Allen Bartlit Pond to Helen Culver, April 18, 1906


April 18, 1906

Miss Helen Culver

31 Ashland Boulevard, Chicago.

My dear Miss Culver: -

I enclose herewith the form of deed suggestion by Mr. Horace Tenney, of Tenney, Coffeen, Harding, & Wilkerson. I will outline to you briefly the argument on which Mr. Tenney bases his judgement as to the terms desirable to be incorporated in the deed; but I think after you have looked it over it will be wise for you and me to see Mr. Tenney and have a more detailed talk over the grounds which lead him to recommend the suggested form of deed. Mr. Tenney's officers are in the Home Insurance Building, northeast corner of La Salle and Adams St. I will be glad to meet you there at you convenience.

Mr. Tenney argues that what you actually desire is that work of the character of that heretofore done and now being done by Hull House should continue to be done in the city of Chicago forever, and that your purpose will not be accomplished by having the property now deeded revert to your heirs and assigns at any time because of failure of the then Hull House corporation to carry out the spirit and letter of its purpose as set forth in its charter of incorporation,- in other words, that to have the property revert to your heirs and assigns will be merely a confession of the failure of your desire and purpose to be carried into effect.

Mr. Tenney takes the position that if at any time the trustees of Hull House Association should attempt in whole or in part to convert to other uses than those set forth in the charter any [page 2] property given to Hull House Association for the furtherance of the purpose set forth in such charter, the then trustees of Hull House Association will be guilty of an illegal act and will be subject to legal action by the Attorney General of the State on complaint of any citizen of Chicago conversant with the purposes of the Association and the terms of its charter, and that the trustees of the Association can be compelled by such action to rectify any wrong done by misuse of the funds of the Association and to cease the misusing or misapplying of funds or property of the Association and to cease the misusing of misapplying of funds or property of the Association,- in other words, may be compelled by action of the Attorney General to keep the purposes defined in the charter of the Association; and that this is really what in making the lease before this and in now making the deed you desire to have accomplished.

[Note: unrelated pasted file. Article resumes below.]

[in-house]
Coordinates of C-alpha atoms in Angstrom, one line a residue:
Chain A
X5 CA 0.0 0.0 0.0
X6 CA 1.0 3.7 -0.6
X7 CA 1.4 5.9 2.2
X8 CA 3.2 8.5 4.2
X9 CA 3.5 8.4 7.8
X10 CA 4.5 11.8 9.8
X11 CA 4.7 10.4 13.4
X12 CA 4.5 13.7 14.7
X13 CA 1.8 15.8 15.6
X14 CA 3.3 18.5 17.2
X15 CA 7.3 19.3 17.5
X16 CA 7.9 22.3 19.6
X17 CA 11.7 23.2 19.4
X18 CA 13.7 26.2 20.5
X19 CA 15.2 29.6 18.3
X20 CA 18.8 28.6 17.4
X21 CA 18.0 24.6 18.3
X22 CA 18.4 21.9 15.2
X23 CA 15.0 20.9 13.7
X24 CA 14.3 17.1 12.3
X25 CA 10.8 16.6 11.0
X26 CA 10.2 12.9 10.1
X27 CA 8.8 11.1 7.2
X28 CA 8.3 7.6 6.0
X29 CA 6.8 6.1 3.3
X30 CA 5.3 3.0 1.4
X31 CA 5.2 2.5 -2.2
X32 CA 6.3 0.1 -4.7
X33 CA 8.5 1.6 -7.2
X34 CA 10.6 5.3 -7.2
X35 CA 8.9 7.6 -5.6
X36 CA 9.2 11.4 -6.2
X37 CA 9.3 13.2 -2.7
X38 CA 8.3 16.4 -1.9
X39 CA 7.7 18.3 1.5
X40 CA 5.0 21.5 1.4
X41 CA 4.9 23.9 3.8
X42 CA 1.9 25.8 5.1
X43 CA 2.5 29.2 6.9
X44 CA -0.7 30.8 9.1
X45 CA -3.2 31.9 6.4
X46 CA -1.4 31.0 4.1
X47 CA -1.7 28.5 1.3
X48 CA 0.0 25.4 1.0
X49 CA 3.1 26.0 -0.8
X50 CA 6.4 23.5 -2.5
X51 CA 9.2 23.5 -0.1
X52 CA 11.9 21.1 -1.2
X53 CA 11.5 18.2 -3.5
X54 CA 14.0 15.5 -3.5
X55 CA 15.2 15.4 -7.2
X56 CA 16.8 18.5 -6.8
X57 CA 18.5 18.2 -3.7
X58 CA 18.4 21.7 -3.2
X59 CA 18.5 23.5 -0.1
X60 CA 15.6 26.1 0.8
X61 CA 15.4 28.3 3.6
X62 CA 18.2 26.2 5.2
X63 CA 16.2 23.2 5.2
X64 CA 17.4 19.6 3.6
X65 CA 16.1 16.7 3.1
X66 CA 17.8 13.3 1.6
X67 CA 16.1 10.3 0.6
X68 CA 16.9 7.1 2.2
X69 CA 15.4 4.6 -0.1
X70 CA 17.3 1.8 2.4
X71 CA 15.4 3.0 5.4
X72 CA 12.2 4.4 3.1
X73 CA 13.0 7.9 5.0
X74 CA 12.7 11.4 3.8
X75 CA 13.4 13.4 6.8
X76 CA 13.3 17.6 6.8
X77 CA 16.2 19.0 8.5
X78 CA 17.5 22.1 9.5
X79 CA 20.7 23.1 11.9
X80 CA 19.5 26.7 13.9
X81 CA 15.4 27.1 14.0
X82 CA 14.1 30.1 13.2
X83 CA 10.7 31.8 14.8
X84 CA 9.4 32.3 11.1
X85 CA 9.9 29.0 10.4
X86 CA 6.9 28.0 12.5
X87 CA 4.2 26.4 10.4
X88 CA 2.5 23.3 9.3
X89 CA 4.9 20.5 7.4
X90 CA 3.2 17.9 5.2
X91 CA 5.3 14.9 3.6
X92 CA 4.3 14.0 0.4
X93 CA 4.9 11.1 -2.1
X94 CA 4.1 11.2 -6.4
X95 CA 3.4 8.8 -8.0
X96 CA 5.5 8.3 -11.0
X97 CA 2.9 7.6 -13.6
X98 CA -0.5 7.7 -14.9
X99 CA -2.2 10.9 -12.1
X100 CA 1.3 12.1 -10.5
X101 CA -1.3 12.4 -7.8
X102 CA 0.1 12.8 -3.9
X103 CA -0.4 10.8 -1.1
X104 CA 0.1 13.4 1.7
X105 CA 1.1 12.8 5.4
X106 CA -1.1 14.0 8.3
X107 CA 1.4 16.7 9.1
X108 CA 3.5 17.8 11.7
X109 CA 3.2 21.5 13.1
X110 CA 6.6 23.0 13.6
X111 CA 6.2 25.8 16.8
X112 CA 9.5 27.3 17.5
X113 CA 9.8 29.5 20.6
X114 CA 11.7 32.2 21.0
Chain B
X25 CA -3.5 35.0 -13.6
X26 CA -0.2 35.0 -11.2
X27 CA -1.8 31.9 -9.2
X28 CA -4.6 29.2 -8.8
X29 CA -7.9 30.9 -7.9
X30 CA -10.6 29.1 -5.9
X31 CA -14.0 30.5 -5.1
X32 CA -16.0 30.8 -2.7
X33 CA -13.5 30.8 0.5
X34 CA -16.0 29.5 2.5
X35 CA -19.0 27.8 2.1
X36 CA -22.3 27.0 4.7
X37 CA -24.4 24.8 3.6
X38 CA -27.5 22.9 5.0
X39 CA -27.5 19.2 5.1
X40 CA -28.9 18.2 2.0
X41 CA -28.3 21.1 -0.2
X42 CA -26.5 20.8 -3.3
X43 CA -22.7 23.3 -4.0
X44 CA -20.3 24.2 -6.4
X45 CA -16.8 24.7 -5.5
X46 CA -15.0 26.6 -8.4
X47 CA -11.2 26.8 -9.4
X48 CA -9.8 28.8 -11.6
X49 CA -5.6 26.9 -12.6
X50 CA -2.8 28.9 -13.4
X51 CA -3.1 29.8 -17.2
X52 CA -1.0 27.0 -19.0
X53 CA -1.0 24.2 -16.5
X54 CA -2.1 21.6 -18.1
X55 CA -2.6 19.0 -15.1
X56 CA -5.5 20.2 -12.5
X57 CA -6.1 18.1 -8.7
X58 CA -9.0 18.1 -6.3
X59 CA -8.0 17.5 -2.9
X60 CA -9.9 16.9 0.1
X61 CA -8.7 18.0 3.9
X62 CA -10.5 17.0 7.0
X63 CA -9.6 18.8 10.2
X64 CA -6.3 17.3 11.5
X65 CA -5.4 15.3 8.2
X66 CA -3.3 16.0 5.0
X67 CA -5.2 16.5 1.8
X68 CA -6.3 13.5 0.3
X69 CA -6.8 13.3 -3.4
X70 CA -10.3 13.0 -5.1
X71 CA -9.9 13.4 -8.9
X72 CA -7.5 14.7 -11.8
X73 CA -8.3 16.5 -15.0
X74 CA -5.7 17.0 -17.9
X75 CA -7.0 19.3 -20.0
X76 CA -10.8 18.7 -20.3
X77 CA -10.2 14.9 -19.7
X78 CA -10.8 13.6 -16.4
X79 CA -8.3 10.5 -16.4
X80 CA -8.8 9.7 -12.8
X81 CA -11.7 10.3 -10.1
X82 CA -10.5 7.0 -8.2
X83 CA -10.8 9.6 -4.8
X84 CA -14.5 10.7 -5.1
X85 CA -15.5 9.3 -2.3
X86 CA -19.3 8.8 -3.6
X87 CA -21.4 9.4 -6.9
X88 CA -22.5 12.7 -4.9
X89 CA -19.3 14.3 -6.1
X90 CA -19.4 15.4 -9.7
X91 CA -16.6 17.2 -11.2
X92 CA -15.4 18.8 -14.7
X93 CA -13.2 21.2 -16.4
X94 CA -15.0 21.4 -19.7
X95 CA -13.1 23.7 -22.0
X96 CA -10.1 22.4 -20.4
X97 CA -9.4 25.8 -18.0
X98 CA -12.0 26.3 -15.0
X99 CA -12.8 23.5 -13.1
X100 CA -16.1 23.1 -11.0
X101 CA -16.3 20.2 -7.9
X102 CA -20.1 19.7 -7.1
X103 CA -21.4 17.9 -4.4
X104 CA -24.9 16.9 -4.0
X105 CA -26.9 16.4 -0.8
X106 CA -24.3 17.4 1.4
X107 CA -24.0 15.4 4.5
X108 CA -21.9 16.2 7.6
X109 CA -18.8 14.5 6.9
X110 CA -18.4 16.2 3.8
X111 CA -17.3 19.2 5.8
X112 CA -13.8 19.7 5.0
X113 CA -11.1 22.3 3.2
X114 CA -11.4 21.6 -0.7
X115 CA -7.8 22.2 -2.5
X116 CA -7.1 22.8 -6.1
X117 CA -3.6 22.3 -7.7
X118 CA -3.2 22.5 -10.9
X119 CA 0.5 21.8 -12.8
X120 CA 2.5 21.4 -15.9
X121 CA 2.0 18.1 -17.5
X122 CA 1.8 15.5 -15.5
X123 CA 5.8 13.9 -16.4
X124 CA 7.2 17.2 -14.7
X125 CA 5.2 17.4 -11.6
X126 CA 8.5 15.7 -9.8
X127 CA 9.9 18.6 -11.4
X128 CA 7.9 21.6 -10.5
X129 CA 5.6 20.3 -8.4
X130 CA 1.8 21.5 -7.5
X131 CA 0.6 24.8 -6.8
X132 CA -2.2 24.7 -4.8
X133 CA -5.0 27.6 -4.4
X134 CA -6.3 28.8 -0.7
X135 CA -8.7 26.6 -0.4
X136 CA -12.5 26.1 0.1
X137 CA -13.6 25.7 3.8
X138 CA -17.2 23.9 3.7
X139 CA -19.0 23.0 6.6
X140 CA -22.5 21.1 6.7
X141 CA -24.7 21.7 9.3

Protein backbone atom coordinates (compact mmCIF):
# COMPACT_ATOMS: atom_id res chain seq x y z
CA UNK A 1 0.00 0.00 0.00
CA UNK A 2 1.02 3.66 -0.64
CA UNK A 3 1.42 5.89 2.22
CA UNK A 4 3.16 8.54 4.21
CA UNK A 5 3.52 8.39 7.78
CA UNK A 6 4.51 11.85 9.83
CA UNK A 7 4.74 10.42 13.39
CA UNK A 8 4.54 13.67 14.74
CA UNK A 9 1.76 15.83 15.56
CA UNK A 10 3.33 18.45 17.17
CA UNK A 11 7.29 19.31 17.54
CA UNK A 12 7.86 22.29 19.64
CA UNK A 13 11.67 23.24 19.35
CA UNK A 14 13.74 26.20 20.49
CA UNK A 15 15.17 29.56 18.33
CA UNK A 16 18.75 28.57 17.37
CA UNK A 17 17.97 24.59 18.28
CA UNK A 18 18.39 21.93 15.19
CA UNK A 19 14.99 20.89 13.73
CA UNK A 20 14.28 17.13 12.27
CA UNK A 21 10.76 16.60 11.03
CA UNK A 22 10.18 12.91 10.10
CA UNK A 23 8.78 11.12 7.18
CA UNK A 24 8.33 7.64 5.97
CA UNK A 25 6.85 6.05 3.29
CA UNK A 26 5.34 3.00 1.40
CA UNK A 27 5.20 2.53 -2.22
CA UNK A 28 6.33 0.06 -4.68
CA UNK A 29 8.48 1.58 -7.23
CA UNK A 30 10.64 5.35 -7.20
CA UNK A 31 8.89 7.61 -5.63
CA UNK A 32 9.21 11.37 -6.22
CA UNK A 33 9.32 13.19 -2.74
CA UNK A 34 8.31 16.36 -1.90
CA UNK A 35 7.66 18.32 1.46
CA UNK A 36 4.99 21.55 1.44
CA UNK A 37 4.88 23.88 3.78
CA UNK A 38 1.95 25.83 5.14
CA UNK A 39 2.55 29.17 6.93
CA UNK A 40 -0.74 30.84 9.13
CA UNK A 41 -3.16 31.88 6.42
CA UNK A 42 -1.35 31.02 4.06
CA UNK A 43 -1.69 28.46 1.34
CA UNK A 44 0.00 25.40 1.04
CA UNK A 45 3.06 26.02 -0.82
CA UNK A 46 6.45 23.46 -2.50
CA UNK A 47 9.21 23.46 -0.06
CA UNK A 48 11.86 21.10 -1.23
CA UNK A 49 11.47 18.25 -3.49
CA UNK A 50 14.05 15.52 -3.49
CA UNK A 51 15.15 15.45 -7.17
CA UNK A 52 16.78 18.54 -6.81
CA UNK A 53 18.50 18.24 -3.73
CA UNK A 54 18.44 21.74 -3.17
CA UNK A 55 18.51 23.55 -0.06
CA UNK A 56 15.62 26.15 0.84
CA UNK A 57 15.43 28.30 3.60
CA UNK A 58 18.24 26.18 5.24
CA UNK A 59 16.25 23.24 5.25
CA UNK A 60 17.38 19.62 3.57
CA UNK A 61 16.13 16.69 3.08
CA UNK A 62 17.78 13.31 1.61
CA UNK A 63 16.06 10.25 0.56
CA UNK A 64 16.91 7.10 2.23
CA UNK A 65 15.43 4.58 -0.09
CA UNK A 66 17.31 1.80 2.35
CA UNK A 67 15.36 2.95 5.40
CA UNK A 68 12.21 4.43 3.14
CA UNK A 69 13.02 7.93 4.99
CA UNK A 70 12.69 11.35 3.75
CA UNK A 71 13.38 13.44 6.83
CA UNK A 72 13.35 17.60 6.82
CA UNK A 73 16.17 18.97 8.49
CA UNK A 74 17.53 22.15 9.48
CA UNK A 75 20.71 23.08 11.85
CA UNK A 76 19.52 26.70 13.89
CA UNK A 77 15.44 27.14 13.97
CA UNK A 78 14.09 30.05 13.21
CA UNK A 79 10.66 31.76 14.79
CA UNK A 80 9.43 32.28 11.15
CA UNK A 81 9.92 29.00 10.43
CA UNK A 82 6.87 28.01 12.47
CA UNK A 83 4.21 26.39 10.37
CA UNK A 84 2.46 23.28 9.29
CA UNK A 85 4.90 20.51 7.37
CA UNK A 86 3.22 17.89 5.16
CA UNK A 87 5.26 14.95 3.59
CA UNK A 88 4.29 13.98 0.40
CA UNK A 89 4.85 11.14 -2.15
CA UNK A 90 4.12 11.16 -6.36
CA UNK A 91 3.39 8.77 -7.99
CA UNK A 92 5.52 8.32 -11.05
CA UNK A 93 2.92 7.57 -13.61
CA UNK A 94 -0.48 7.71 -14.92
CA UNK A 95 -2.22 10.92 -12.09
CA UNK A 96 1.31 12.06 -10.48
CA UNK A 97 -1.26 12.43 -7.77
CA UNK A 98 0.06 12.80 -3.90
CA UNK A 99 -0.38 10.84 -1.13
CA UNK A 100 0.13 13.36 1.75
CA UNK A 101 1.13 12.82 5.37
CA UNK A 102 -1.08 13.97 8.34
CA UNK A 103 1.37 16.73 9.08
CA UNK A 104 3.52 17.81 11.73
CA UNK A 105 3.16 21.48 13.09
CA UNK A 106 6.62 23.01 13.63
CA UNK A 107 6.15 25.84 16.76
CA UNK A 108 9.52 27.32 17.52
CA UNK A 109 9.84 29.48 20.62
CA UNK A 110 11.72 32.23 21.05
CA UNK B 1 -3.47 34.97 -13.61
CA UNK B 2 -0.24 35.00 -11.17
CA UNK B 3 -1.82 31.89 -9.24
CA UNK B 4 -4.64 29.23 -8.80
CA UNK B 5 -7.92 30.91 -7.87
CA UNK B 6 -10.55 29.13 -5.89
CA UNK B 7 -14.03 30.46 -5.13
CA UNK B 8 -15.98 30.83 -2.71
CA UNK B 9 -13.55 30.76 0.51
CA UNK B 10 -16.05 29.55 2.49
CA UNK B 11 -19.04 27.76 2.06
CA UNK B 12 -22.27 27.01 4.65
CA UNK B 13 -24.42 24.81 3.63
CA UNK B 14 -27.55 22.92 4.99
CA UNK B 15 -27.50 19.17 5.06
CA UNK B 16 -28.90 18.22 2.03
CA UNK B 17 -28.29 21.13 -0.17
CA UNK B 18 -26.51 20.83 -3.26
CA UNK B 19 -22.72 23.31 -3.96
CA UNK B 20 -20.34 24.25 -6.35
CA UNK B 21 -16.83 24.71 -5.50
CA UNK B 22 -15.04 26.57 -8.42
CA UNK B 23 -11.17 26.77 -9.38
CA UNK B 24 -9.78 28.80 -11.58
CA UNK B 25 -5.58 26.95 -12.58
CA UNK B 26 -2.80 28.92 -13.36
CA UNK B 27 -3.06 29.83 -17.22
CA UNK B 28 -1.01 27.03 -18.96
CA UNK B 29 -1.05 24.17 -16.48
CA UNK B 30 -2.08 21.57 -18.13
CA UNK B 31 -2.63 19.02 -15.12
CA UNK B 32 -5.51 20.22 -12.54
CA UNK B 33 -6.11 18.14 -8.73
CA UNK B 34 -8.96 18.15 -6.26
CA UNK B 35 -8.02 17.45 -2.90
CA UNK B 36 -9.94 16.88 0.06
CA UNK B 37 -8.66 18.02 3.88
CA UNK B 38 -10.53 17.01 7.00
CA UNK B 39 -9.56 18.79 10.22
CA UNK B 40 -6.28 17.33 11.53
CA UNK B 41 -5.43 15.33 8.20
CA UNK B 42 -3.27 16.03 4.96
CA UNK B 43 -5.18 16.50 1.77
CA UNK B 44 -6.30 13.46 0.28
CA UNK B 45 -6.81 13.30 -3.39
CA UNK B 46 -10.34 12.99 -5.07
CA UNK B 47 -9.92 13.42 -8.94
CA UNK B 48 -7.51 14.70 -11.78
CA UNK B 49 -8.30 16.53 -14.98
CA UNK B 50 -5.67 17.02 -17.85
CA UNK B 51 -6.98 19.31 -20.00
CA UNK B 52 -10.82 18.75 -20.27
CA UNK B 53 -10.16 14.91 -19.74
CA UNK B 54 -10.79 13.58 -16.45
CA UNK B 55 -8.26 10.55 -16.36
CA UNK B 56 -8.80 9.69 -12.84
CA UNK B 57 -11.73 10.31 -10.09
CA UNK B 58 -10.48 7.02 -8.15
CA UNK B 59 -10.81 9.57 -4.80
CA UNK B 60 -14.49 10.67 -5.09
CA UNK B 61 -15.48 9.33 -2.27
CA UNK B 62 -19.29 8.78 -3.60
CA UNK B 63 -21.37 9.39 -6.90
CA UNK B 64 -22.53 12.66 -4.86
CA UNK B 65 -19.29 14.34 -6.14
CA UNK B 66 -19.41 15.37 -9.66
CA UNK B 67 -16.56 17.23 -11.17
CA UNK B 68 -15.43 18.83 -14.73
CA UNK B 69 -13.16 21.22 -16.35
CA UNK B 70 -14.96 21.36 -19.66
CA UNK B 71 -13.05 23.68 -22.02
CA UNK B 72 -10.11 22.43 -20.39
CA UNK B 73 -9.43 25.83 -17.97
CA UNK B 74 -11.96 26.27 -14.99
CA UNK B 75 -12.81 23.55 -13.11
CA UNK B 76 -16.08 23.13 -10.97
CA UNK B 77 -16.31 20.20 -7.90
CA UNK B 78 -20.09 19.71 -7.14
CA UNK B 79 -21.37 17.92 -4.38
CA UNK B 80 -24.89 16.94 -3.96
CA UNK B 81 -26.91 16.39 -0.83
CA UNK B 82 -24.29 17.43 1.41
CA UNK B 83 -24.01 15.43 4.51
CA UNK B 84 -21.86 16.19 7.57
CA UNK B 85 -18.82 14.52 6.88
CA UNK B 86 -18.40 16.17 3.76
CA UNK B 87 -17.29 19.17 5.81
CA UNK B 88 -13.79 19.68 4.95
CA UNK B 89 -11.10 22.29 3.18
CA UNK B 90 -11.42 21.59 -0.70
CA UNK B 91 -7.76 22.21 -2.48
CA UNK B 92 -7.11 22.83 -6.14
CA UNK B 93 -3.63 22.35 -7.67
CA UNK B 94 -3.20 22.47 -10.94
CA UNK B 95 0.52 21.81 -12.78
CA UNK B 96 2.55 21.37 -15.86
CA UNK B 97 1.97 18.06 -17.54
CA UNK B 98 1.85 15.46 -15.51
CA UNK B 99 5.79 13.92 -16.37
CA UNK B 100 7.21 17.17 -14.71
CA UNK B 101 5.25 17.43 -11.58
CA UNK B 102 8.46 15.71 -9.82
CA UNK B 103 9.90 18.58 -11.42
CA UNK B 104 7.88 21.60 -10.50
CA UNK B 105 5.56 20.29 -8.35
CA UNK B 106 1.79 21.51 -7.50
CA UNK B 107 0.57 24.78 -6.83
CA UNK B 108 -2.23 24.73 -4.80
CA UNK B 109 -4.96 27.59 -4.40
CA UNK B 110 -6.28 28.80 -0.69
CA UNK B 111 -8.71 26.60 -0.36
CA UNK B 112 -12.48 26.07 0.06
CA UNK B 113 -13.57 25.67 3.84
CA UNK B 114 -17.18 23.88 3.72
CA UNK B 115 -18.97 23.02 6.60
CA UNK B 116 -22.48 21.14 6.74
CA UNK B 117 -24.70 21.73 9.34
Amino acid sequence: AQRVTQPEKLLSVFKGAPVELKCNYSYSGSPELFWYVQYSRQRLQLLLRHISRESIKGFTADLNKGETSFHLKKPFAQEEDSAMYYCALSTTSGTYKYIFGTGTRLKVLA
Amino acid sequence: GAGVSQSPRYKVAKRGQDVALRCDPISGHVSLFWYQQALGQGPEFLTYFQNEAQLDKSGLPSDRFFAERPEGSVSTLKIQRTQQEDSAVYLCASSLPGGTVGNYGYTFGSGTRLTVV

Mr. Tenney does not believe that it is necessary in order to accomplish this object on your part that there should be expressed in deed any such limitation as that "the premises should not be used for any purpose antagonistic to or subversive of the laws and institutions of the government or municipality" [etc.], on the ground that any such act is manifestly in contravention of the purpose for which Hull House was incorporated and is subject to be made a cause of complaint by any citizen, and ↑that Hull House Association↓ is subject to be compelled by the Attorney General to discontinue such unlawful acts and to devote itself to the purposes for which it was incorporated and for which funds were given to it. In other words, Mr. Tenney takes the ground that Hull House Association will stand on exactly the same footing as a large number, in fact the vast majority, of institutions and organizations charged with a specific trust and dependent at any given time upon the good faith of the parties in whom authority is [page 3] vested and subject at any time to be called back from any departure from its specific purpose on complaint of any citizen of the State; that any action to enforce the limitations expressed in the deed submitted by you would be of exactly the same type and from the same source as the action required to bring the trustees back to their duty without the existence of any such express form of limitation as is suggested by you.

Mr. Tenney raises the further objection to the inclusion of express limitations in the deed, that it not only does not give any additional guarantee of the proper performance of the trust by the Association but that it may and almost certainly will at some time in the future operate to defeat in a measure the very purpose for which the gift is made, in that it will certainly serve to cloud the title and to handicap the association in effecting the purpose for which the property is conveyed. Mr. Tenney states that it has been found exceedingly difficult, as is shown be frequent instances, to limit gifts by specific phraseology without impairing the value of the gift and defeating the purpose of the donor. He and his partner Mr. Coffeen are firmly of the opinion that the purpose which you desire to accomplish will therefore be better accomplished by a simple conveyance of the property to the Association for the purpose of assisting in the purposes for which the Association was organized and without further limitation.

After you consider the matter I will be glad to go with you to see Mr. Tenney and let him explain more in detail than I am able to the grounds on which he bases his judgement. I do not profess myself to have any ↑experience↓ in matters of this sort, but I acknowledge that I am profoundly influenced by the judgement of Mr. Tenney.

Sincerely your,

Allen B. Pond [signed]